Health

With few resources, indigenous Mexicans employ strategies to fight COVID-19

By Mitzi Mayauel Fuentes Gómez

Chilón, Mexico, May 17 (efe-epa).- In the mountains of the Mexican state of Chiapas, indigenous people are taking their own measures to prevent the coronavirus pandemic from hitting the impoverished region.

While the pandemic is still advancing throughout the world, leaving hundreds of thousands of deaths in its wake, indigenous Mexican peoples seek to prevent the spread of COVID-19 in their territories and put into practice their own strategies and ancestral knowledge to confront the coronavirus.

In the municipalities of Chilon and Sitalá, which are governed by a system of their own customs, there are still isolated communities that have minimal health services.

These municipalities, inhabited mostly by the Ch’ol-Tzeltal indigenous people, have few clinics and those that exist only attend to basic ailments.

For this reason, an outbreak of COVID-19 could be widely fatal, Sebastián Hurtado Núñez, a member of the community government of Sitalá, one of the poorest municipalities in Mexico, told EFE.

“We are respecting government instructions, because if that disease hits us… we will die. Because there are no medicines in hospitals, we have no doctors, there are no laboratories,” he said.

About 27 percent of the Chiapas population – about 1.14 million inhabitants – are indigenous, according to the 2010 Population and Housing Census.

According to the National Council for the Evaluation of Social Development Policy (Coneval), 76.4 percent of the Chiapas population lives in poverty, mostly indigenous people.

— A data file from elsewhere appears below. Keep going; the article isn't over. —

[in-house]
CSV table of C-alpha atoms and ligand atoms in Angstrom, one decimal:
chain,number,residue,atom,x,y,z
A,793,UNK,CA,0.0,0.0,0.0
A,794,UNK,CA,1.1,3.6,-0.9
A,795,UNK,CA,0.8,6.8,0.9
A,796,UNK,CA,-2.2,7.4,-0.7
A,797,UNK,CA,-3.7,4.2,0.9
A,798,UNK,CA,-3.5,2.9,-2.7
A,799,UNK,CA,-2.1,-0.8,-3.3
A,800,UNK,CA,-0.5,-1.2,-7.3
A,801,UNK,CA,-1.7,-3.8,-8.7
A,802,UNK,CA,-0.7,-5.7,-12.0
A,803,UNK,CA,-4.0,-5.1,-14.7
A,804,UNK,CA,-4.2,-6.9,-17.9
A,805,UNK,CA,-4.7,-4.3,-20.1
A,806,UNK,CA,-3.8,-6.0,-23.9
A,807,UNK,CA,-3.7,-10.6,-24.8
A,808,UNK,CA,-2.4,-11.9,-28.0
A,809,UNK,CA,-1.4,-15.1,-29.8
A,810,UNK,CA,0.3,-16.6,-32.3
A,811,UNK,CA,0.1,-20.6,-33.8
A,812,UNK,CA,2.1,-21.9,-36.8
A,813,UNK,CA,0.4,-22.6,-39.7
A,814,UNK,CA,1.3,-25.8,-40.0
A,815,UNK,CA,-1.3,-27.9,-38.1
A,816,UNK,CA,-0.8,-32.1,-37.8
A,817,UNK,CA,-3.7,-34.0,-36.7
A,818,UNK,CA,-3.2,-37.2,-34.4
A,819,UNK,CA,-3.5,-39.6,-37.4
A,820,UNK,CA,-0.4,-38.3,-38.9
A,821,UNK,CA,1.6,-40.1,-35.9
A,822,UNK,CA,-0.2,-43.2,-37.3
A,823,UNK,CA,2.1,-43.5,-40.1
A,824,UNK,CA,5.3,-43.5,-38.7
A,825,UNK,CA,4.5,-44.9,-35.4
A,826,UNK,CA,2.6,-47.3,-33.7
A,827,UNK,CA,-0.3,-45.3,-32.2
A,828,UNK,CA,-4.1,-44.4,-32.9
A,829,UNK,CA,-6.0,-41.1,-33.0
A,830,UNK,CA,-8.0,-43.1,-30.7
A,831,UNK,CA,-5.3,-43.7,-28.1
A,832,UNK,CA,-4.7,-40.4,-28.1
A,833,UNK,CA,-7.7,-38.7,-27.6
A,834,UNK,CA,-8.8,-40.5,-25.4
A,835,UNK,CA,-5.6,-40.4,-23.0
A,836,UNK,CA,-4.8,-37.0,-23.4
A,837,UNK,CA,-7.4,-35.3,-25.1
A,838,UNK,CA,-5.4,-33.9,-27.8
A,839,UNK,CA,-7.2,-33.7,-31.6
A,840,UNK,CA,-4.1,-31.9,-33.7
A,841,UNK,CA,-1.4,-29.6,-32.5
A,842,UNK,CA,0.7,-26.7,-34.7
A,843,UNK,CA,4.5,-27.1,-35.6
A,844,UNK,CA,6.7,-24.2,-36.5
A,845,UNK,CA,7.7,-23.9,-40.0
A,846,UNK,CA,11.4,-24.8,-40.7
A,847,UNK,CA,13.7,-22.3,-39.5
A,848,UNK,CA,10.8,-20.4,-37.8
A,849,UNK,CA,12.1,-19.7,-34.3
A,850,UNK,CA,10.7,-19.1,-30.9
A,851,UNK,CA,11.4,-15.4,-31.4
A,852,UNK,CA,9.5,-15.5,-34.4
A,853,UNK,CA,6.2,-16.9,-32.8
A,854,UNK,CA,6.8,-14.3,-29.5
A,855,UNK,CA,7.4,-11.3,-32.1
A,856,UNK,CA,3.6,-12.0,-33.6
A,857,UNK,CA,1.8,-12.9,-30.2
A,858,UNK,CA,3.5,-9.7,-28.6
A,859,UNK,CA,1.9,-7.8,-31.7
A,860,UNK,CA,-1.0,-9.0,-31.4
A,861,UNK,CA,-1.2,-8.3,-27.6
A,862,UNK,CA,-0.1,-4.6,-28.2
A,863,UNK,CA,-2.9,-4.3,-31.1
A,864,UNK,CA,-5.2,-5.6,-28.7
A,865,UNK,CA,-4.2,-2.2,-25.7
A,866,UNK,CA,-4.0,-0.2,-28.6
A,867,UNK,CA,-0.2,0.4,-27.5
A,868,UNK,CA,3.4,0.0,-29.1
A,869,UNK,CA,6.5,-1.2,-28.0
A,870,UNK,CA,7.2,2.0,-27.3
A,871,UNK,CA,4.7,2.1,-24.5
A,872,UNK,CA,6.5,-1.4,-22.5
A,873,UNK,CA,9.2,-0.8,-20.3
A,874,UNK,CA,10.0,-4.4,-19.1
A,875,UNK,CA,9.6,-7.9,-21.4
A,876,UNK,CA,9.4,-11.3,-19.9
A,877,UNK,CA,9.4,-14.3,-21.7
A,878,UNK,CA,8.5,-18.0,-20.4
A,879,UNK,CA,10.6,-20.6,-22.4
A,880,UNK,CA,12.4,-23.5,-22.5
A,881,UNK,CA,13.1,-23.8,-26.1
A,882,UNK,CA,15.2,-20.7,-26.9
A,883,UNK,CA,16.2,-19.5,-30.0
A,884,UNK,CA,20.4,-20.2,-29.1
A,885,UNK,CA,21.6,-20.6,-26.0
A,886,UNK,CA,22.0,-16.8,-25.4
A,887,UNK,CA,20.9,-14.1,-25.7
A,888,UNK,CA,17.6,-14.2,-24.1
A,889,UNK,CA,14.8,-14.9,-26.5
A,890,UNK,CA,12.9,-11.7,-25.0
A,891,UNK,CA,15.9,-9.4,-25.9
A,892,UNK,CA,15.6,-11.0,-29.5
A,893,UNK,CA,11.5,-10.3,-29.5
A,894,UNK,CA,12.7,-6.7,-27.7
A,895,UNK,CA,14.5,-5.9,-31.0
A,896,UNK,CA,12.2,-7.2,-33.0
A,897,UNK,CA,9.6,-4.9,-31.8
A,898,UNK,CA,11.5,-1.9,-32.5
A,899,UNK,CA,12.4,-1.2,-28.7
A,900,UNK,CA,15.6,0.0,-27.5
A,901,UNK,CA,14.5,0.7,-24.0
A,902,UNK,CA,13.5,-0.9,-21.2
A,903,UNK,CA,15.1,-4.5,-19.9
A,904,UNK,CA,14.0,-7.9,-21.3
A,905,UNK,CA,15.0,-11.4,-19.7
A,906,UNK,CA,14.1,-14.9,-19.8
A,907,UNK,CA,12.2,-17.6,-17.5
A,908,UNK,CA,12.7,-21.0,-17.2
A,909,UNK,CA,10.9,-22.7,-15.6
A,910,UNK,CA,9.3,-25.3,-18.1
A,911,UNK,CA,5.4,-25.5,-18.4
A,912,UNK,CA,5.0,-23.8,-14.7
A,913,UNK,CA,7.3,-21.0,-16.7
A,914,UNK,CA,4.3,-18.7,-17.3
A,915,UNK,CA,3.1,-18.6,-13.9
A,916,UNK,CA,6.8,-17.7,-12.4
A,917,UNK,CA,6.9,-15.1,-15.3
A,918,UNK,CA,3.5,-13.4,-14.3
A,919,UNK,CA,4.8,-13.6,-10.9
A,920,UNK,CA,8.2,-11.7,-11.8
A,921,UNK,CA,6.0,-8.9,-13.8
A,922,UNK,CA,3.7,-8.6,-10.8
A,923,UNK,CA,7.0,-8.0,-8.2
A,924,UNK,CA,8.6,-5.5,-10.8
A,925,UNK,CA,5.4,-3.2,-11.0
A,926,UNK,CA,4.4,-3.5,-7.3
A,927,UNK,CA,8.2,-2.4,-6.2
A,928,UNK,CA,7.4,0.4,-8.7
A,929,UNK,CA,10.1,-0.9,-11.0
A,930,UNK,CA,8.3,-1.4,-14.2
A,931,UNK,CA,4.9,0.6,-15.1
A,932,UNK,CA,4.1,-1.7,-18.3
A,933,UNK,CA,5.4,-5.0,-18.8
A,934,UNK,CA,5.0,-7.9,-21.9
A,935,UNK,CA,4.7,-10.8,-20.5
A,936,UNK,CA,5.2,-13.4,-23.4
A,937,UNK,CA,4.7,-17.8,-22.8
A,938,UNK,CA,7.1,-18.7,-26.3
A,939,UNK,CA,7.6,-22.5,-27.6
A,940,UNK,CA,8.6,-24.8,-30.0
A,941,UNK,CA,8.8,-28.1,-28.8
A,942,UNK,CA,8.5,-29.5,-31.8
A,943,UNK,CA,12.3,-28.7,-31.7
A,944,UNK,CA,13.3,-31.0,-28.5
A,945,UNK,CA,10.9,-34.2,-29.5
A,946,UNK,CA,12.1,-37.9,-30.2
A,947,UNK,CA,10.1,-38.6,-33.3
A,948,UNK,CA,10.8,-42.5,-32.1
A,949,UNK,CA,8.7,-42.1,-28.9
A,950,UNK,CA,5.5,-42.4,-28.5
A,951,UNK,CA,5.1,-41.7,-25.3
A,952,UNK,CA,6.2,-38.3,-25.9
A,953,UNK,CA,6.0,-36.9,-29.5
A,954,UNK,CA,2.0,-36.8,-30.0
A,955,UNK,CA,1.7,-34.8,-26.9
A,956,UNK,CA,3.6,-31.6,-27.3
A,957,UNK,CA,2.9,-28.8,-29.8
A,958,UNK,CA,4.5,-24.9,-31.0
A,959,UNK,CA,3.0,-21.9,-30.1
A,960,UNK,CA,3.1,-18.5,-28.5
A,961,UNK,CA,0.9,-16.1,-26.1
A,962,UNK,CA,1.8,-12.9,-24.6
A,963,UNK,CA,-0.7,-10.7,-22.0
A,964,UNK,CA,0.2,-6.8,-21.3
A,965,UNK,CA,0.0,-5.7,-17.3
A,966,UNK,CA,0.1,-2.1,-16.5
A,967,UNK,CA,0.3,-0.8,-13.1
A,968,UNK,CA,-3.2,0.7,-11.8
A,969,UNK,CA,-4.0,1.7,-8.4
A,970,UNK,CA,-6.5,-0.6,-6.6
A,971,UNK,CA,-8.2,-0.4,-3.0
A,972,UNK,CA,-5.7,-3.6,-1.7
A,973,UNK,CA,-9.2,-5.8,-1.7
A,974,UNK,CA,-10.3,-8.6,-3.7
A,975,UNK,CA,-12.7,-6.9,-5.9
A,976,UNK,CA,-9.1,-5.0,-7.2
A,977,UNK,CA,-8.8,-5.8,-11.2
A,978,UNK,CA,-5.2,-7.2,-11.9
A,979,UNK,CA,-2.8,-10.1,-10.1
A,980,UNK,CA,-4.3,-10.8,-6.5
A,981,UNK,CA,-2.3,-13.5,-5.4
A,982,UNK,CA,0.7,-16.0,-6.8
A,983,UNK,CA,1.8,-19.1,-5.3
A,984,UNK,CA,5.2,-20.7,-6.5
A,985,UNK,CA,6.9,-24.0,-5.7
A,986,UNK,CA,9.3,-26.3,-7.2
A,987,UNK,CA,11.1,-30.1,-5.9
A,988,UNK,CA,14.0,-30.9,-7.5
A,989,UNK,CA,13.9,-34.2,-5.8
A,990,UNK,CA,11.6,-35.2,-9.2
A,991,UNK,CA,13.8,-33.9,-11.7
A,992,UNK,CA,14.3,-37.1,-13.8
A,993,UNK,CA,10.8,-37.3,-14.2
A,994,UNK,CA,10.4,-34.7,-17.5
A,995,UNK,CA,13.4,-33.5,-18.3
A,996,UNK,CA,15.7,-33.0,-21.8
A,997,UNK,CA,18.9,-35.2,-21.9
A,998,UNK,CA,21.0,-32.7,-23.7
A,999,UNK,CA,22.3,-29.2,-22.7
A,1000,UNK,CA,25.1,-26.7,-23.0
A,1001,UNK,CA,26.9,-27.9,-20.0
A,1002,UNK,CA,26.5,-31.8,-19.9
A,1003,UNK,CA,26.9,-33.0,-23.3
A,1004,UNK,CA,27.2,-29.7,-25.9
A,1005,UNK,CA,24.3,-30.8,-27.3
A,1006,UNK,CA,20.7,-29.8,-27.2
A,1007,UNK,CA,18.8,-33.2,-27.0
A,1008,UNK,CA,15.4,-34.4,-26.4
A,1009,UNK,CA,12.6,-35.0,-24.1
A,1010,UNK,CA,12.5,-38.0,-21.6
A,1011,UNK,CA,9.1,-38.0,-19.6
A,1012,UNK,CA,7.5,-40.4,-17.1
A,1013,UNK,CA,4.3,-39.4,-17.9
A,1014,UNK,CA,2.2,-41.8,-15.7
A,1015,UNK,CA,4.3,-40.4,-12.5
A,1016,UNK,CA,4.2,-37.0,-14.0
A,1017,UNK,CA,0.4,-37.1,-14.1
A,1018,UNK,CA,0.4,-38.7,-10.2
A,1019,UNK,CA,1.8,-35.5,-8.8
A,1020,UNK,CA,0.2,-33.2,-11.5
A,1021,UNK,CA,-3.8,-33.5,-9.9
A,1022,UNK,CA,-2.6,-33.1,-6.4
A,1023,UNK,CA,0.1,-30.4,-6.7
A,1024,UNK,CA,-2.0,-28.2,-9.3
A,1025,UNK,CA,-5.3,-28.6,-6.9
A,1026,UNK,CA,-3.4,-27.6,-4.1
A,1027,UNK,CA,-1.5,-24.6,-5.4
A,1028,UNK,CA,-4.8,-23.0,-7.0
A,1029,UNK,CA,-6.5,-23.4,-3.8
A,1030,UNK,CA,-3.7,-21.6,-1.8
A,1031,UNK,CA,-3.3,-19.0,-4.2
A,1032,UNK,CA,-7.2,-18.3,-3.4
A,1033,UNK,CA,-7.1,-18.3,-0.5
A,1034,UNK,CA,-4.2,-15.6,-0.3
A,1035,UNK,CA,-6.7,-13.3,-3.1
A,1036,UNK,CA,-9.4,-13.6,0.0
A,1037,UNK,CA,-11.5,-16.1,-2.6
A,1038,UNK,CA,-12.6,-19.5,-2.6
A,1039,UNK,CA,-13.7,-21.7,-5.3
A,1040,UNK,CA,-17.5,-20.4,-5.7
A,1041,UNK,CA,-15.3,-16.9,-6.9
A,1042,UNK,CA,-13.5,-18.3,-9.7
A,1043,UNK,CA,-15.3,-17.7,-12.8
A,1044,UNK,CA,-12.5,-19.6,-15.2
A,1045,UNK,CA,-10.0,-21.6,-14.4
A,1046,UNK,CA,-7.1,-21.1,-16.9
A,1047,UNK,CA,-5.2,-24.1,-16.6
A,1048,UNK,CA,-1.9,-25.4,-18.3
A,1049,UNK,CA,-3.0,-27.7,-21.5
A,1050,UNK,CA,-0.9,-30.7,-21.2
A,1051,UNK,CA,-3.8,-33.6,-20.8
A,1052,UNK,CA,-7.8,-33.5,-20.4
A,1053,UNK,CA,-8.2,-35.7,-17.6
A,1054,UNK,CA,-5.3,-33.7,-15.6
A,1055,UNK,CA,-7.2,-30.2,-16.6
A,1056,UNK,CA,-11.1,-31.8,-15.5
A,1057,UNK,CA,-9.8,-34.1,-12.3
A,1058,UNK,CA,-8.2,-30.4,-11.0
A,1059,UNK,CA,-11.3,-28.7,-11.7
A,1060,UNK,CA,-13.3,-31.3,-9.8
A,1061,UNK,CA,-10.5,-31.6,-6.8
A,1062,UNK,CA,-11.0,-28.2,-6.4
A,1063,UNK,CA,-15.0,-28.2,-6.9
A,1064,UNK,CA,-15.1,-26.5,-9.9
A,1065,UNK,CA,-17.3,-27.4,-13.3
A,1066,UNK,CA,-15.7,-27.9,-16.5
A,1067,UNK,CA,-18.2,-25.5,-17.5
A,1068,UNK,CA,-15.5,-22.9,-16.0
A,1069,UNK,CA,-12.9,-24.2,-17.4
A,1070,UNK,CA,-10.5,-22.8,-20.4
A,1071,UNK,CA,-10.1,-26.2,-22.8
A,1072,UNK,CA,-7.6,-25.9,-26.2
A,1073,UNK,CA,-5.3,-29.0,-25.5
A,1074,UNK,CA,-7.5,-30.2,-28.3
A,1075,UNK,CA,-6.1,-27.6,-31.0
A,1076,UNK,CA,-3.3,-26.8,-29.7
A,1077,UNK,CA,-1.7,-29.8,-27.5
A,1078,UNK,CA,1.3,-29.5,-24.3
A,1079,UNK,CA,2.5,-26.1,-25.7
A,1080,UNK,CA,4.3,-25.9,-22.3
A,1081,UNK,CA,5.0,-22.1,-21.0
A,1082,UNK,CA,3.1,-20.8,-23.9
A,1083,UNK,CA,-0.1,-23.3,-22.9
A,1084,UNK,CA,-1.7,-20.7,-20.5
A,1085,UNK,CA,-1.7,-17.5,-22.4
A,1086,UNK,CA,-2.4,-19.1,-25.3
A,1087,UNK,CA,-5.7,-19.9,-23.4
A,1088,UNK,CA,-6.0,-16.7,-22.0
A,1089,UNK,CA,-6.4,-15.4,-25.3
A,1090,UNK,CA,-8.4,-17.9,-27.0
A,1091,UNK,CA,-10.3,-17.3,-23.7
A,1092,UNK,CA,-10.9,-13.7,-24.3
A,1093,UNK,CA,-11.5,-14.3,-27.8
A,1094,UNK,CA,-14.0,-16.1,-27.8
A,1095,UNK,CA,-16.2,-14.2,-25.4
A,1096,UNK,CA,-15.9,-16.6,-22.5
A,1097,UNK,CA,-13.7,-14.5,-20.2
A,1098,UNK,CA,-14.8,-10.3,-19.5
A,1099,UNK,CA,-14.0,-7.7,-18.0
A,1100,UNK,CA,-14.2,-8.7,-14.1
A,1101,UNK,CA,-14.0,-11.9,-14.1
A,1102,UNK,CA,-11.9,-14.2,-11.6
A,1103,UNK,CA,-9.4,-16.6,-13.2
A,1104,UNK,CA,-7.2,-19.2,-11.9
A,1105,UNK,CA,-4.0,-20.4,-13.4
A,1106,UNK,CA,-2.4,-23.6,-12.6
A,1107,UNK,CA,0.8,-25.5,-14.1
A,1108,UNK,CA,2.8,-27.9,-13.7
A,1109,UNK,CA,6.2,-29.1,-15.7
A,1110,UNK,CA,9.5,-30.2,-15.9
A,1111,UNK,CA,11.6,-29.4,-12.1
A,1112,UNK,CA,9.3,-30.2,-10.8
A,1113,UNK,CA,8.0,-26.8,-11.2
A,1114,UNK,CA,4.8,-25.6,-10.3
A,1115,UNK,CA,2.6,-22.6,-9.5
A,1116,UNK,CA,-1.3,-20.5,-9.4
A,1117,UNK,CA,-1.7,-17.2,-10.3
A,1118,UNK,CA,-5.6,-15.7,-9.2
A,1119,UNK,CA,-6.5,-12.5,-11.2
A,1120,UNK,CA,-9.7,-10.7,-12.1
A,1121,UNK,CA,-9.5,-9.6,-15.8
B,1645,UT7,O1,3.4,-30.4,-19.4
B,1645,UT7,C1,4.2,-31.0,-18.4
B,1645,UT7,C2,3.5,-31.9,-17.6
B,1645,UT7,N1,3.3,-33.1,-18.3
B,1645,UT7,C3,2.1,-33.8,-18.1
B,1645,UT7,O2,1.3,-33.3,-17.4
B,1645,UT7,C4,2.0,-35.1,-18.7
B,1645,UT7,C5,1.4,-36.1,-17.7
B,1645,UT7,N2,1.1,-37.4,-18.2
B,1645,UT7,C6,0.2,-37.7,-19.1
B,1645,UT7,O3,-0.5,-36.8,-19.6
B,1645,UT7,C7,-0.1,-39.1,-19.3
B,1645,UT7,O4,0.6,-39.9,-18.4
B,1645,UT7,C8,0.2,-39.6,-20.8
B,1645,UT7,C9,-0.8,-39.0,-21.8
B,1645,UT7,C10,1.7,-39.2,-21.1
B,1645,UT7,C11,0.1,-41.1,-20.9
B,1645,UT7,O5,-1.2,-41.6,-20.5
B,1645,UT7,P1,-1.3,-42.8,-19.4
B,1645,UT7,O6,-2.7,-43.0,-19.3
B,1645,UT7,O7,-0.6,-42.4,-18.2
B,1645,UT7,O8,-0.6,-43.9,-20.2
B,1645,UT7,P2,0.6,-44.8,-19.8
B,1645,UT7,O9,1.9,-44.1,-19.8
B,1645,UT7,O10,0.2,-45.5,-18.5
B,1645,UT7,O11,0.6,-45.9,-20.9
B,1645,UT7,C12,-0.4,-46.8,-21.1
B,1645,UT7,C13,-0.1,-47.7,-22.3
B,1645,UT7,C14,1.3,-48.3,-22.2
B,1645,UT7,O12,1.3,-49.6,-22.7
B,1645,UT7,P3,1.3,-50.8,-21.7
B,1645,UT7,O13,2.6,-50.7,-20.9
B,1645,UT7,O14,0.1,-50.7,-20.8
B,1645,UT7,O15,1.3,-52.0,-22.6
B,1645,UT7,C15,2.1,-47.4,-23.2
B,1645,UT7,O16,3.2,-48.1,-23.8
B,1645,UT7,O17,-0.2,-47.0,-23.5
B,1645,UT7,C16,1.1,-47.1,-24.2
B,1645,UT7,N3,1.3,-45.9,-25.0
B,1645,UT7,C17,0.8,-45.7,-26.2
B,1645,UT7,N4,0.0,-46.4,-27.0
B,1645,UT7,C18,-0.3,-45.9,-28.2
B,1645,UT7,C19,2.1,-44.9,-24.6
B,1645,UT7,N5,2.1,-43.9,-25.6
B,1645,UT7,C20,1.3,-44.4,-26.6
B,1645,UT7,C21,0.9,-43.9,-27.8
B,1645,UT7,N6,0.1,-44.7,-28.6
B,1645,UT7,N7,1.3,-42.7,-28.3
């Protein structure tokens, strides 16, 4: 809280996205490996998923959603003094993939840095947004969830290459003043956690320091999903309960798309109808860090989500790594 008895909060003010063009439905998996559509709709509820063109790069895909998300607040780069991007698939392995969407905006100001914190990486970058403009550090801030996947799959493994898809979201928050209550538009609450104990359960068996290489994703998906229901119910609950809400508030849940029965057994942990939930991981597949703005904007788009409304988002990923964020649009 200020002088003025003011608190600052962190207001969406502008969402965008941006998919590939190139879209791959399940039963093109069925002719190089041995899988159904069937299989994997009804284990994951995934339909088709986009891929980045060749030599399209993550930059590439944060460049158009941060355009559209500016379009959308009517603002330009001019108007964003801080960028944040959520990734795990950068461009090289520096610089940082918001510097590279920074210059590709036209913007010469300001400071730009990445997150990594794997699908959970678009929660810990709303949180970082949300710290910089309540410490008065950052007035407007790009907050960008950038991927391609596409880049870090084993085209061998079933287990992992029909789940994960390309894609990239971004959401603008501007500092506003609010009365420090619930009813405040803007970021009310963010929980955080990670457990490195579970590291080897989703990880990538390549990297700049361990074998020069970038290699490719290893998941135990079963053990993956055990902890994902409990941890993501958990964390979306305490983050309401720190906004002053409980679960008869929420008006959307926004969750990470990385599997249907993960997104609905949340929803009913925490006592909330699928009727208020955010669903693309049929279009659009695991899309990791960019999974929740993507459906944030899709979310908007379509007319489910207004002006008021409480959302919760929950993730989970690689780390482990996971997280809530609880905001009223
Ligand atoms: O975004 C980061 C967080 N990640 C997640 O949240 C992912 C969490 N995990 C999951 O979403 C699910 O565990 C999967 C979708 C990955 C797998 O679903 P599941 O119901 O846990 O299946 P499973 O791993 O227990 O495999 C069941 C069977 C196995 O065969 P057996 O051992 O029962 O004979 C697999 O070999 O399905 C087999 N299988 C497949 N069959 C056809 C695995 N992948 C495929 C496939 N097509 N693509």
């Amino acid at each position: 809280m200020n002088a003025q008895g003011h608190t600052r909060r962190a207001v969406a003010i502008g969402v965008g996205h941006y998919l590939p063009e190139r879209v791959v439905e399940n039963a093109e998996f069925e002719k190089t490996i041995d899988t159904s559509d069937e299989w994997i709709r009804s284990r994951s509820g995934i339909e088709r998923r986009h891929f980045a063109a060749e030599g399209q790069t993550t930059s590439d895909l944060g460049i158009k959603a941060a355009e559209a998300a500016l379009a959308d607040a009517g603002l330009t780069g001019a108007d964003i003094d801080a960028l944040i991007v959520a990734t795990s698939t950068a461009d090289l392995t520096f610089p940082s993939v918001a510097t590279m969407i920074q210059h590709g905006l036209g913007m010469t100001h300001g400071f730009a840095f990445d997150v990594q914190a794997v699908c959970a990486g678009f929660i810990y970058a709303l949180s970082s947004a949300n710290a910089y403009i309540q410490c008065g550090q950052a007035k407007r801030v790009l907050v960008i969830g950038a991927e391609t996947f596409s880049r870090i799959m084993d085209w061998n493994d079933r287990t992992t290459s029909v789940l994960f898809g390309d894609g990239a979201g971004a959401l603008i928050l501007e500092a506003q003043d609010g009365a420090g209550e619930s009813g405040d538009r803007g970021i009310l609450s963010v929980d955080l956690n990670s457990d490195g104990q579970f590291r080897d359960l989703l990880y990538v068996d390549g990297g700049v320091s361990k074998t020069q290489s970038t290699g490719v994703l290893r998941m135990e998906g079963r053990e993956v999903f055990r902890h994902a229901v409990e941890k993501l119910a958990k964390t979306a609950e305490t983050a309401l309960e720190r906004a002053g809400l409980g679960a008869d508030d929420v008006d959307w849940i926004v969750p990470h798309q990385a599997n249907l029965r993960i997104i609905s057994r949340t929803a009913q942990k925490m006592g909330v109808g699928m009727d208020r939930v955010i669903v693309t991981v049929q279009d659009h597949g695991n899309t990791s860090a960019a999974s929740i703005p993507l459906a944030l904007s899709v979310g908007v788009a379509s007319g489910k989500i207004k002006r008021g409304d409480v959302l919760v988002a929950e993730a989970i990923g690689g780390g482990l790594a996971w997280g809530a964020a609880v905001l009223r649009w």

Given the fragile conditions, indigenous communities have established a prevention strategy that includes not leaving their community and blocking the roads, allowing only the entry of vehicles that transport food and basic necessities.

However, following all recommendations to the letter is difficult due to a lack of water. According to Coneval, 57.5 percent of indigenous language-speakers nationwide lack drinking water in their homes.

Income is another factor, since the majority work seasonally in the harvests or with the sale of coffee.

“Here in the community we survive only on food that we sow. Because there is no money,” Rosalía Gutiérrez Monterrosa, a Chilón single mother and resident of the small town Juan Sabines, told EFE.

With very few resources, these communities have managed to obtain some face masks and antibacterial gel.

“What we did was organize the entire community, from young people, men and women, to older adults. And everything that is known or has been heard on radio or television, we put forward to the people and asked them to please follow directions,” Gilberto Gutiérrez de Arar, member of the community government of Chilón, explained to EFE.

Communication in community committees is constant, especially when local people return from other states with a high number of COVID-19 infections.

“There is no care here, the health caravans disappeared. There is no doctor in the hospital. A lot of families are returning from the north of the country and the Caribbean, and there is no medical evaluation to see what condition they are in,” said Gutiérrez de Arar.

Those who arrive from other places are asked to “stay in their homes” for several days while being watched by their relatives. If they develop any symptoms, natural remedies are employed.

“If they get sick, then we give them medicinal herbs,” he said.

Mexico has reported 47,144 cases and 5,045 deaths due to coronavirus, while in Chiapas, the number of infected is 610 and deaths 48.

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